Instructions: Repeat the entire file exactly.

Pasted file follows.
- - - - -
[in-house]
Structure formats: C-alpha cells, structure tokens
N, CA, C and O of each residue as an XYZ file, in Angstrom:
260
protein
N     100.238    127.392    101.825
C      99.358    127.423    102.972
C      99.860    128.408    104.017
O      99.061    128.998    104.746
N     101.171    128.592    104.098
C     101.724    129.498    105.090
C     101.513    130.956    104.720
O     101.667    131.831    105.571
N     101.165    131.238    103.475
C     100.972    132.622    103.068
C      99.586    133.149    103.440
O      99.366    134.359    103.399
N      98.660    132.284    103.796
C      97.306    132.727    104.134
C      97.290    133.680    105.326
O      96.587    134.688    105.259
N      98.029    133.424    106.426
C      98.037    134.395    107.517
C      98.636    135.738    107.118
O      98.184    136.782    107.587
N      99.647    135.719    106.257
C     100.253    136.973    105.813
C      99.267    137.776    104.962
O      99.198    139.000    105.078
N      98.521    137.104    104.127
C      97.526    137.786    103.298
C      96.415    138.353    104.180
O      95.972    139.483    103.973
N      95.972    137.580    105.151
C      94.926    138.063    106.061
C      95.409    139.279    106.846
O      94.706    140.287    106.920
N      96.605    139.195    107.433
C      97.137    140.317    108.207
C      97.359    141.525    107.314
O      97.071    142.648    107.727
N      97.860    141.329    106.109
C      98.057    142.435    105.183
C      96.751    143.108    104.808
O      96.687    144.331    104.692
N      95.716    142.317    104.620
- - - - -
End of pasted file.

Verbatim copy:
[in-house]
Structure formats: C-alpha cells, structure tokens
N, CA, C and O of each residue as an XYZ file, in Angstrom:
260
protein
N     100.238    127.392    101.825
C      99.358    127.423    102.972
C      99.860    128.408    104.017
O      99.061    128.998    104.746
N     101.171    128.592    104.098
C     101.724    129.498    105.090
C     101.513    130.956    104.720
O     101.667    131.831    105.571
N     101.165    131.238    103.475
C     100.972    132.622    103.068
C      99.586    133.149    103.440
O      99.366    134.359    103.399
N      98.660    132.284    103.796
C      97.306    132.727    104.134
C      97.290    133.680    105.326
O      96.587    134.688    105.259
N      98.029    133.424    106.426
C      98.037    134.395    107.517
C      98.636    135.738    107.118
O      98.184    136.782    107.587
N      99.647    135.719    106.257
C     100.253    136.973    105.813
C      99.267    137.776    104.962
O      99.198    139.000    105.078
N      98.521    137.104    104.127
C      97.526    137.786    103.298
C      96.415    138.353    104.180
O      95.972    139.483    103.973
N      95.972    137.580    105.151
C      94.926    138.063    106.061
C      95.409    139.279    106.846
O      94.706    140.287    106.920
N      96.605    139.195    107.433
C      97.137    140.317    108.207
C      97.359    141.525    107.314
O      97.071    142.648    107.727
N      97.860    141.329    106.109
C      98.057    142.435    105.183
C      96.751    143.108    104.808
O      96.687    144.331    104.692
N      95.716    142.317    104.620